But at the same time, when I see these memes about “I still care about you even though I never talk to you, see you, or otherwise give you any evidence that I even remember you exist,” I can’t help but feel incredibly invalidated. It hurts when a close friend suddenly all but drops off the face of the earth, barely answers my messages, never initiates their own. It only adds insult to that injury when I’m told that I’m supposed to just assume that they still love me and care about me despite doing nothing to show it–with the added implication that if I feel rejected or ignored, it’s my fault for not knowing how much they “obviously” care.
To be clear, it’s not the idea that someone might need to avoid people for a while that bothers me. Not at all. It’s the idea that I, a person being avoided with no explanation, should just pretend it’s not happening, keep my own behavior unchanged, and not feel bad about it.
That they probably have Valid Reasons for disappearing doesn’t make it hurt any less, and at that point, the healthiest thing for me to do to deal with my own feelings is to mentally write that person off as a close friend until they give me a reason to reassess. And they often do, and I’m always happy to have them back in my life. But in the meantime I don’t think about them much and I don’t count on their friendship or support. That’s healthier for me because it helps me manage my expectations and prevent disappointment. For all I know at that point, they don’t really care or remember me, and I learn to be okay with that.
I try to base my models of other people’s minds on what they communicate to me, not on what I wish or hope is true. If someone is not accepting my invitations, not answering my messages, and not otherwise acting like they want me to be in their life, it seems laughably naive to just assume that they do.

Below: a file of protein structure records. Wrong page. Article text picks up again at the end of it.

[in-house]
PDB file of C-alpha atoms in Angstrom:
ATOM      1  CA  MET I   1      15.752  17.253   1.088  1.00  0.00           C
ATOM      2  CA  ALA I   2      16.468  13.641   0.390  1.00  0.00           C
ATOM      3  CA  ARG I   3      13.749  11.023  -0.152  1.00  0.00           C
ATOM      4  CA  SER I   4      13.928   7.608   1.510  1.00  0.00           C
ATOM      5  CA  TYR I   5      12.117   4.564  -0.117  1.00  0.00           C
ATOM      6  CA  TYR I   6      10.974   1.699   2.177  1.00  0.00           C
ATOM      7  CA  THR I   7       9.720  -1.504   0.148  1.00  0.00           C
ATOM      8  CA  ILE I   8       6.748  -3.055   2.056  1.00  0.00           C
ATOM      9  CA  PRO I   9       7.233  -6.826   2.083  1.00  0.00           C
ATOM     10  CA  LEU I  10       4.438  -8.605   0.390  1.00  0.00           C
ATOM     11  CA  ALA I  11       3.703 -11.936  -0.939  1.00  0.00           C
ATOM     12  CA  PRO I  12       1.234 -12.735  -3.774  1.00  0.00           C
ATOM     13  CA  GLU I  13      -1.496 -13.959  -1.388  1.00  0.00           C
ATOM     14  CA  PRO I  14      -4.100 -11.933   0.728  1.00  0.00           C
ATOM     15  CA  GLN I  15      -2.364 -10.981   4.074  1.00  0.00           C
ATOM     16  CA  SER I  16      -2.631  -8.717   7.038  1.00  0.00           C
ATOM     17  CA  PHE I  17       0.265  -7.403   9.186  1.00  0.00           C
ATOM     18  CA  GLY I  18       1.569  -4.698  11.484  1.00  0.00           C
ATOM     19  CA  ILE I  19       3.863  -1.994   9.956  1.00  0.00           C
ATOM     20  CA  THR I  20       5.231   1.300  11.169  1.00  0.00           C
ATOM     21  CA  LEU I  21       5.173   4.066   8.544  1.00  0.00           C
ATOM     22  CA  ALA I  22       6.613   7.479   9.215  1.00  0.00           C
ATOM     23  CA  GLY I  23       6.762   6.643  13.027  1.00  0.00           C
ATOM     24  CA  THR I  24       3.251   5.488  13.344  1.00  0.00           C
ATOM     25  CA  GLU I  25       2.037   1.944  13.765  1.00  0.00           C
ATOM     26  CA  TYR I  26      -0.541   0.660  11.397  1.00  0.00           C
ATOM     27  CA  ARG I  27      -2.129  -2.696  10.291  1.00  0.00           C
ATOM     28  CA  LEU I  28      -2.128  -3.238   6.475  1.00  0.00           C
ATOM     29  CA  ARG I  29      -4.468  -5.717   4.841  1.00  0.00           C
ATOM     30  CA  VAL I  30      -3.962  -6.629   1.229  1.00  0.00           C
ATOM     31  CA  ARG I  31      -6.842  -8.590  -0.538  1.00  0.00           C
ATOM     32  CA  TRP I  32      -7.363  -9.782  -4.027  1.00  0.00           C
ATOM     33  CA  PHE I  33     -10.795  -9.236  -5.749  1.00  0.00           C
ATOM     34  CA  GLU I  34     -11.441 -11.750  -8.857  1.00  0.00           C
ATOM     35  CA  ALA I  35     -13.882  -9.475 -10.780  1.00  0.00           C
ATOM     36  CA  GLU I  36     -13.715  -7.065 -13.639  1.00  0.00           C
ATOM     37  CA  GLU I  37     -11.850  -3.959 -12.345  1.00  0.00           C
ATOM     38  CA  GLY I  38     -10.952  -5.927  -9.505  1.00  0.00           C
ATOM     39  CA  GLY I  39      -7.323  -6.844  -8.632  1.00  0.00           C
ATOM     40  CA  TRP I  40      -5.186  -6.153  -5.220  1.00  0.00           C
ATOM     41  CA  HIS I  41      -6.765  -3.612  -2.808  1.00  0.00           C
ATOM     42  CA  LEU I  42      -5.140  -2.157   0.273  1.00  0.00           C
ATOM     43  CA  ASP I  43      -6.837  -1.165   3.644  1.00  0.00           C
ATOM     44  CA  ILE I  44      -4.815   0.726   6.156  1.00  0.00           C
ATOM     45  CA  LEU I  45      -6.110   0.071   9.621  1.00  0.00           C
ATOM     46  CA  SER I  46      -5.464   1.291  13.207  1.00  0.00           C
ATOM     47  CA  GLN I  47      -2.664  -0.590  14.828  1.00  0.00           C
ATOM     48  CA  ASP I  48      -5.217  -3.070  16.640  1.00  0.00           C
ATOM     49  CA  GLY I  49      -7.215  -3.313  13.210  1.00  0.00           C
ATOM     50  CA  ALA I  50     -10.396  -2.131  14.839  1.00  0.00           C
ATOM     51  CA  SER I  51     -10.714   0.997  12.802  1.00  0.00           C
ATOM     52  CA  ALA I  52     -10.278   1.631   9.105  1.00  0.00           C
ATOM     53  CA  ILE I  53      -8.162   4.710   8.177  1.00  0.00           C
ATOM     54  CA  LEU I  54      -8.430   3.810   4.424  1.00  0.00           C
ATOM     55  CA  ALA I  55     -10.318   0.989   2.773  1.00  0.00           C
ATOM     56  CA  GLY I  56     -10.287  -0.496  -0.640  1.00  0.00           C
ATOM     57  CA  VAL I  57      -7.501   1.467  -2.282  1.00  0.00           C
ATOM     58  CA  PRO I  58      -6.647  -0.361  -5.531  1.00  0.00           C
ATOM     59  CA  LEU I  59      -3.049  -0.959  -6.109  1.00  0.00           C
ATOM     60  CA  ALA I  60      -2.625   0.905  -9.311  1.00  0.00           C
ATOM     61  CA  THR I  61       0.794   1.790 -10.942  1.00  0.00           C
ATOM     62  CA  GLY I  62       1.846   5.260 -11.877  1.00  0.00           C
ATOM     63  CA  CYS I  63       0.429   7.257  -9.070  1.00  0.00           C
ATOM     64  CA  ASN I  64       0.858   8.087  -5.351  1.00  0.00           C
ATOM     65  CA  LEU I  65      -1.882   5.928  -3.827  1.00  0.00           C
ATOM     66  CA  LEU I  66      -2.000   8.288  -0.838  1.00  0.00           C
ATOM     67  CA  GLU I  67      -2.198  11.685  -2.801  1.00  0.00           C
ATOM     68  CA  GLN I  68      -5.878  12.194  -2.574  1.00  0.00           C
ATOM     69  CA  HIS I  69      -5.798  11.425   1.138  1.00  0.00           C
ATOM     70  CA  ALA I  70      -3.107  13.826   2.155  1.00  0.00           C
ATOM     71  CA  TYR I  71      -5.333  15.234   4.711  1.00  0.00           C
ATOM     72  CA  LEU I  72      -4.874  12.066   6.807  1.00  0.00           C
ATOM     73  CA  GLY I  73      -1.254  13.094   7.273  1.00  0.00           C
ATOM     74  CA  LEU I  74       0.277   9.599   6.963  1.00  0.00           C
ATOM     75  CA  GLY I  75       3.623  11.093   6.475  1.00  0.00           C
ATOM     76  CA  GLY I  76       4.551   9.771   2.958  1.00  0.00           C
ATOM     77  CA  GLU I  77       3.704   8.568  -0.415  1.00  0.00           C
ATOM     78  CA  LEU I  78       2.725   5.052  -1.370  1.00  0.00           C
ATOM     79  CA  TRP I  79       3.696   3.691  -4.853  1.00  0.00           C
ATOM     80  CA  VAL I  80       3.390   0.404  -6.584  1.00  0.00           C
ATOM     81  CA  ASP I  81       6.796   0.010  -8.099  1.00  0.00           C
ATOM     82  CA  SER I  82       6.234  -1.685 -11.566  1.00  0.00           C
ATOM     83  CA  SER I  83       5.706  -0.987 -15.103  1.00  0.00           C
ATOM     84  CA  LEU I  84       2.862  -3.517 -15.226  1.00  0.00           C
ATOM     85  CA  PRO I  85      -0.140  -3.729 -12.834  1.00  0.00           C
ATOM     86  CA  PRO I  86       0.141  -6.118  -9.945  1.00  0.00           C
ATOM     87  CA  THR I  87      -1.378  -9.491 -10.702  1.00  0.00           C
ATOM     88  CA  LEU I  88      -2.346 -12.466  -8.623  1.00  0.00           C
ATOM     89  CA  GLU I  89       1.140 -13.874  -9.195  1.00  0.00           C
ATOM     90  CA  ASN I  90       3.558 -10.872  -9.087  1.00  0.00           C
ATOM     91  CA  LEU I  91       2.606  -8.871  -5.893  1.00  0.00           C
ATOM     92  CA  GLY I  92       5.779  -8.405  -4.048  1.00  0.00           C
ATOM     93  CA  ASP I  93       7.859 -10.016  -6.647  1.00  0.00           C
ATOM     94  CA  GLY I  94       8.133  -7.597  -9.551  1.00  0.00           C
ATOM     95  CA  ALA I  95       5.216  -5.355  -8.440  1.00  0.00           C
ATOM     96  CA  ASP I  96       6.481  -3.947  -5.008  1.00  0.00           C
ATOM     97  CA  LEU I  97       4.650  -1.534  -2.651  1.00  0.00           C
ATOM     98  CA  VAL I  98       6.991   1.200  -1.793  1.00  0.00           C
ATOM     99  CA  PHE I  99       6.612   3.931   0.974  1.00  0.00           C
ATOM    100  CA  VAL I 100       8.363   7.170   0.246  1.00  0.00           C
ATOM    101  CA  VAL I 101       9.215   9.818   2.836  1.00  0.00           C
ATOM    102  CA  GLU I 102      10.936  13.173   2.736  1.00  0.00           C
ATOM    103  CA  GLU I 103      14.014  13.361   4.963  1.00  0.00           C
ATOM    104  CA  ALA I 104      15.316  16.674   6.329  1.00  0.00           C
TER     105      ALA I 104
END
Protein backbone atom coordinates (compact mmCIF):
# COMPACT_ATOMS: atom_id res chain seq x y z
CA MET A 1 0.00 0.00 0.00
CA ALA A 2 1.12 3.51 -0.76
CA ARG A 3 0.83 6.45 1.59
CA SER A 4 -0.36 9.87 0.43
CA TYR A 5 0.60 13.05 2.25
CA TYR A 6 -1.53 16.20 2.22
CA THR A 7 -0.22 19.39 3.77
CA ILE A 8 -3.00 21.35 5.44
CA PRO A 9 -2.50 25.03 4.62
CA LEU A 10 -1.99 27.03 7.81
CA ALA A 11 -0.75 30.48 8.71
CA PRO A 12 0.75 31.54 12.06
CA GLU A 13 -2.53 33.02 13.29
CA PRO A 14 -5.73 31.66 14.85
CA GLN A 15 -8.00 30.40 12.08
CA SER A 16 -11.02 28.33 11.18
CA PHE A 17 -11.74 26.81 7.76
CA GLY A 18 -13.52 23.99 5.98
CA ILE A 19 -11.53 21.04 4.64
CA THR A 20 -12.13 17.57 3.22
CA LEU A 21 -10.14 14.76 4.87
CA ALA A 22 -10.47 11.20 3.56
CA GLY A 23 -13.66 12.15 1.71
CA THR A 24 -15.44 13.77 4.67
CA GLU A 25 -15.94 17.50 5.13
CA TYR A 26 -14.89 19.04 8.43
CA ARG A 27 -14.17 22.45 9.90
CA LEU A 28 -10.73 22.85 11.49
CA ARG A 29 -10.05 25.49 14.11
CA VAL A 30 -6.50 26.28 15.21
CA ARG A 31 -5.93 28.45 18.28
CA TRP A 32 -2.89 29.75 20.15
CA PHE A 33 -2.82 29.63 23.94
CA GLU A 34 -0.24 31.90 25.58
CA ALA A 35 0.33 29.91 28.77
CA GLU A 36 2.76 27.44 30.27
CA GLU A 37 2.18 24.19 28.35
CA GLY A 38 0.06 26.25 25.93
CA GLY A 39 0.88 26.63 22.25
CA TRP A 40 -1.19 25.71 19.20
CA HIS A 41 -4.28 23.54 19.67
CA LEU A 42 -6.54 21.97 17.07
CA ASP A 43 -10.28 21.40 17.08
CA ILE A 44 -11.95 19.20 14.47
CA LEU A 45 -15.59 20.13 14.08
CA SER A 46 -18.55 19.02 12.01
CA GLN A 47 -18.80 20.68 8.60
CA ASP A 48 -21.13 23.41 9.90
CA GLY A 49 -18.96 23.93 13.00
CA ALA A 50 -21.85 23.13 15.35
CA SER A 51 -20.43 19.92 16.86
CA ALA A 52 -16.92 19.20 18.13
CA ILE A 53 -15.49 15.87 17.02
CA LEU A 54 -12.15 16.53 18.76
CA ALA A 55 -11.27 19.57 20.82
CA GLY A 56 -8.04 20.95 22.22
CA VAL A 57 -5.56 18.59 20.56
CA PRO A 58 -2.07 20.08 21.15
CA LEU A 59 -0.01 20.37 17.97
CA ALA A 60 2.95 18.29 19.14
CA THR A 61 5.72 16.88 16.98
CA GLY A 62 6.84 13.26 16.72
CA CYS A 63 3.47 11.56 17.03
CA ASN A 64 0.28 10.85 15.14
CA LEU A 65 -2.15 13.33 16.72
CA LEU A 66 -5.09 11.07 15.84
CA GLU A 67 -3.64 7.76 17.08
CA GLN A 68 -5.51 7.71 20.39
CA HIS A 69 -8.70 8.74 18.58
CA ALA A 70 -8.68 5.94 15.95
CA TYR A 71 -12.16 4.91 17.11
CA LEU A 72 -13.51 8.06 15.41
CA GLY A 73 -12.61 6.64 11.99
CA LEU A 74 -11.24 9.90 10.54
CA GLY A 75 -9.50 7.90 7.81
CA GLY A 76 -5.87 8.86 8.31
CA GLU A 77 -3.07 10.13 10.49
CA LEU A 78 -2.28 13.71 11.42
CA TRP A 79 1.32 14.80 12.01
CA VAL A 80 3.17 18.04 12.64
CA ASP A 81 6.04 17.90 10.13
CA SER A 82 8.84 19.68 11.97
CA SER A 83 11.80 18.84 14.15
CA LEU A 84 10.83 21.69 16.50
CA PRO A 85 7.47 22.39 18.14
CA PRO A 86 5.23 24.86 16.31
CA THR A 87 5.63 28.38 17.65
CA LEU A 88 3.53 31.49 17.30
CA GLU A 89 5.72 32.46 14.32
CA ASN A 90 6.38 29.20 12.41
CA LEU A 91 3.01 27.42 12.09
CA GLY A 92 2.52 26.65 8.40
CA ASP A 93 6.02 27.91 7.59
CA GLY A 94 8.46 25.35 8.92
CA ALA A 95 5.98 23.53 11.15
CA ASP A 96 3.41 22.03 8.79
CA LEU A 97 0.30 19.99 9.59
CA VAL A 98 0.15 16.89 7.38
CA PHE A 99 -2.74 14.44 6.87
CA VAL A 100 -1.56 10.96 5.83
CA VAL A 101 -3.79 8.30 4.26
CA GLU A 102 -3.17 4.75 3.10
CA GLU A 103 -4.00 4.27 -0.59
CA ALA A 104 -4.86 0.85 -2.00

And sure, “friend” can mean many things and if we’re talking about a very close friend who is suddenly very distant, it might seem unfair for me to just assume that they don’t want to be friends anymore.
On the other hand, if they don’t want to end the friendship, it’s also kinda unfair for them to distance themselves without any explanation and expect me to feel like nothing’s changed. It’d be nice if we could all read minds and I could just know that they don’t have spoons for socializing right now or their anxiety’s been bad or whatever. But I don’t know that, and “Why haven’t you been answering my texts” is an awkward-as-hell question to ask. It’s not at all easy to tell someone that you need to be distant, either–I get it. But if you’re concerned about how they’re going to interpret your distance, it might ultimately put both of you more at ease.
On the outside, “I’m chronically ill and silently hoping you keep trying to include me even though I always say no” looks remarkably similar to “I really wish this pushy person would take the hint and stop trying to get me to hang out with them.” I never want to risk being that pushy person. I don’t know what’s in your head unless you tell me.
I don’t like advice that sounds like “ignore the signals people are sending you.” I also don’t like implying that struggling people shouldn’t expect any support they don’t explicitly ask for. There’s room here for unspoken understandings that develop between friends and partners over time. There’s room, too, for the acknowledgment that unspoken understandings can easily turn into misunderstandings, and sometimes you need words.
In that way, posting all these memes, as cognitively dissonant as they make me feel sometimes, is a great thing to do because it lets people know that they can keep initiating contact with you despite a lack of reciprocation. It’s a pretty low-cost way of communicating that, too.
I can proclaim the virtues of direct communication all I want, but the truth is that sometimes we don’t have the spoons for it or we don’t trust each other enough because we’ve been burned too badly in the past. So there may not always be a way to resolve the tension between supporting a friend with chronic illness who always says no or avoids you, and respecting that person’s unstated boundaries. I hope that talking about this tension more, though, will make it easier to navigate.
These two pieces may be useful to folks working through these issues: Some Advice on Supporting Friends with Depression & Reaching Out for Support When You Have a Mental Illness.